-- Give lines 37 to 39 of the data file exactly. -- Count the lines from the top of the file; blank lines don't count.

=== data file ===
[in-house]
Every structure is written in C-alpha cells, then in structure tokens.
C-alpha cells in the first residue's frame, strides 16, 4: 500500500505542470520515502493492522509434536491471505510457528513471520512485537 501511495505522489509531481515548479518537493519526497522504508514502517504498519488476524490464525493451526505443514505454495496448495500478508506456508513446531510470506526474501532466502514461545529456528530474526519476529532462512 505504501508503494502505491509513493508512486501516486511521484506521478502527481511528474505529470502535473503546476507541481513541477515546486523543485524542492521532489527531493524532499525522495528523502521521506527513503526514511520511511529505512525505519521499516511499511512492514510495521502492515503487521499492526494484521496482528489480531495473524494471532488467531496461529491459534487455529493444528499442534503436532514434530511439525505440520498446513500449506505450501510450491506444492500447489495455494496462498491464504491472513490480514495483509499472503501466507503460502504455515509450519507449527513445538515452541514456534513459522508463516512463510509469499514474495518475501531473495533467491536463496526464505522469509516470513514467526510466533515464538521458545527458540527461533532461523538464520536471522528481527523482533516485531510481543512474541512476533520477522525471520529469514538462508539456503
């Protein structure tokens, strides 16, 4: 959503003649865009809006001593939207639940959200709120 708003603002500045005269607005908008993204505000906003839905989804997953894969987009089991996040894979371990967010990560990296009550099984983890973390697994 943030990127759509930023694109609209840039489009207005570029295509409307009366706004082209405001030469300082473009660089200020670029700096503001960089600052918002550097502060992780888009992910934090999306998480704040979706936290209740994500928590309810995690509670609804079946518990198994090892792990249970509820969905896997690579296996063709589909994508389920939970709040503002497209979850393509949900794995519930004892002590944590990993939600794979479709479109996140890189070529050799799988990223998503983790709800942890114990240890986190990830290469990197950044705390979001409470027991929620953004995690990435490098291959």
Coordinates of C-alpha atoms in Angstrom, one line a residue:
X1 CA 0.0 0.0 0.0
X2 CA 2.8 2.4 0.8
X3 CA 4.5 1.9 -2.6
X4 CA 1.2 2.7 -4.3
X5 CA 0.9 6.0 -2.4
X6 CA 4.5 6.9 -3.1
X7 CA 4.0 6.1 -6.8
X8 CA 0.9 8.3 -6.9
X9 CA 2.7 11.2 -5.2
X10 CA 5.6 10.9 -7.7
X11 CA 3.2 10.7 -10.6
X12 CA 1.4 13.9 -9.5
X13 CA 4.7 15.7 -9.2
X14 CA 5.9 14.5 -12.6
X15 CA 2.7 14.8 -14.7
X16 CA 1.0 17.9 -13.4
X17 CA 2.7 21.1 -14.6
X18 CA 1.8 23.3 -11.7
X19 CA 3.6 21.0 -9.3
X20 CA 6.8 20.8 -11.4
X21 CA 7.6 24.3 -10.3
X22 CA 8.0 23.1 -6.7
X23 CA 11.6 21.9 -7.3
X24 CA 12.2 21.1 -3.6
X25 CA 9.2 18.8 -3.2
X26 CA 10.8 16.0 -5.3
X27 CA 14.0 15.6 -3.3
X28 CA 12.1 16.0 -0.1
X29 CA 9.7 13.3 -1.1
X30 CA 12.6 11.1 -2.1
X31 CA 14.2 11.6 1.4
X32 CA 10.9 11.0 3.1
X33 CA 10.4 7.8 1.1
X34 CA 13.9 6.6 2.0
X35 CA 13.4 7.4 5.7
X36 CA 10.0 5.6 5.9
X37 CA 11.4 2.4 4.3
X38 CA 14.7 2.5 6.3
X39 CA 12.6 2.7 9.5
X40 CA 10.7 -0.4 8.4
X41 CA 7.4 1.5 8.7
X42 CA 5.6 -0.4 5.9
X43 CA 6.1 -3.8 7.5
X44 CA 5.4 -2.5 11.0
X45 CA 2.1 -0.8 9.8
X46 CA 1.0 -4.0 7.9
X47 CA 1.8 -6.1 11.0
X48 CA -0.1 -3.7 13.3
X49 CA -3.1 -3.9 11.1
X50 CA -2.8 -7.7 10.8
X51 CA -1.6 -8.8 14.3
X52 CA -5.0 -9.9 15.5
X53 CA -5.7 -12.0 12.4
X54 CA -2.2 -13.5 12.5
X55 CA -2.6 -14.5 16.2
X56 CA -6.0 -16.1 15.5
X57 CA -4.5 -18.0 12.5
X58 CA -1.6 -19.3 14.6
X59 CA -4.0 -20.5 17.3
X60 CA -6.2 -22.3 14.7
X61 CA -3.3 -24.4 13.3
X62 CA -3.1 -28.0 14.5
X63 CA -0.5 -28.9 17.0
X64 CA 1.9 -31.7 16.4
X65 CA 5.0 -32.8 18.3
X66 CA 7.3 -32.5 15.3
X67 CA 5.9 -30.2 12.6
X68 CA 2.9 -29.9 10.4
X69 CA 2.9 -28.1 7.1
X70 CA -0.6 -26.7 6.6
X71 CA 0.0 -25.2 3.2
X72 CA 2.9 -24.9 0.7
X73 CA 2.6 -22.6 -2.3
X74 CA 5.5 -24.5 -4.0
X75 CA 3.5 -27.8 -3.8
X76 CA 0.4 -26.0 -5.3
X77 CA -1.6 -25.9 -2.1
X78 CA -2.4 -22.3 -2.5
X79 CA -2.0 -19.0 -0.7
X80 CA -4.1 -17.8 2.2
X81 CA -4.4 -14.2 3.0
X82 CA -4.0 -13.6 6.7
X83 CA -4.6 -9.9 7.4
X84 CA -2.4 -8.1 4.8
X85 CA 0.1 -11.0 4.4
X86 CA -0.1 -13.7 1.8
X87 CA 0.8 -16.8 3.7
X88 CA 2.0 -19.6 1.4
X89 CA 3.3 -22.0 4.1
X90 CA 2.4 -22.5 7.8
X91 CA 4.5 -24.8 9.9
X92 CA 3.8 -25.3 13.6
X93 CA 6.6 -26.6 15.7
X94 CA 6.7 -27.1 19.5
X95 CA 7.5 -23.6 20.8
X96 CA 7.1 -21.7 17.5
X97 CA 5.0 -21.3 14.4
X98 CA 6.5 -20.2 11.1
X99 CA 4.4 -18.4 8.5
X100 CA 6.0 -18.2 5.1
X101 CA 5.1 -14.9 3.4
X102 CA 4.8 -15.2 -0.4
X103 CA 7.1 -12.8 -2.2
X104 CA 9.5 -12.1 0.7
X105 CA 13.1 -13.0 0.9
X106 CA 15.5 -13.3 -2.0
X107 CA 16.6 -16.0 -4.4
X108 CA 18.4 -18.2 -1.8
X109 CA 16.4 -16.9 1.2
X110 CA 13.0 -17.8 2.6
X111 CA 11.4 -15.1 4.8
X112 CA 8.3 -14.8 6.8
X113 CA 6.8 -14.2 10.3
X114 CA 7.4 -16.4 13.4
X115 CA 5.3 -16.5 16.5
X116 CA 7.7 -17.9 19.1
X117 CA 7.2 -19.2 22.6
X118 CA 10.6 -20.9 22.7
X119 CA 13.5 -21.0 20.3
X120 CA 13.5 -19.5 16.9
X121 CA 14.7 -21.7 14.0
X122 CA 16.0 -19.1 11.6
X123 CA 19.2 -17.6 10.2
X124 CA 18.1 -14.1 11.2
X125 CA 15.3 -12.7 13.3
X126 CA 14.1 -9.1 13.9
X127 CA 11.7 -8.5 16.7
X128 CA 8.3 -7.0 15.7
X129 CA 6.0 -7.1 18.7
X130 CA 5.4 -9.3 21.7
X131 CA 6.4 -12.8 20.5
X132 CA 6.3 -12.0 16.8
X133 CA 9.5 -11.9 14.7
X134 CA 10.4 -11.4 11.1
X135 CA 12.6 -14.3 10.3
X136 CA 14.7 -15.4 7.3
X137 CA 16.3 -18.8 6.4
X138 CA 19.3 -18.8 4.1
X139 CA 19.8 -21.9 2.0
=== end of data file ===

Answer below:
X32 CA 10.9 11.0 3.1
X33 CA 10.4 7.8 1.1
X34 CA 13.9 6.6 2.0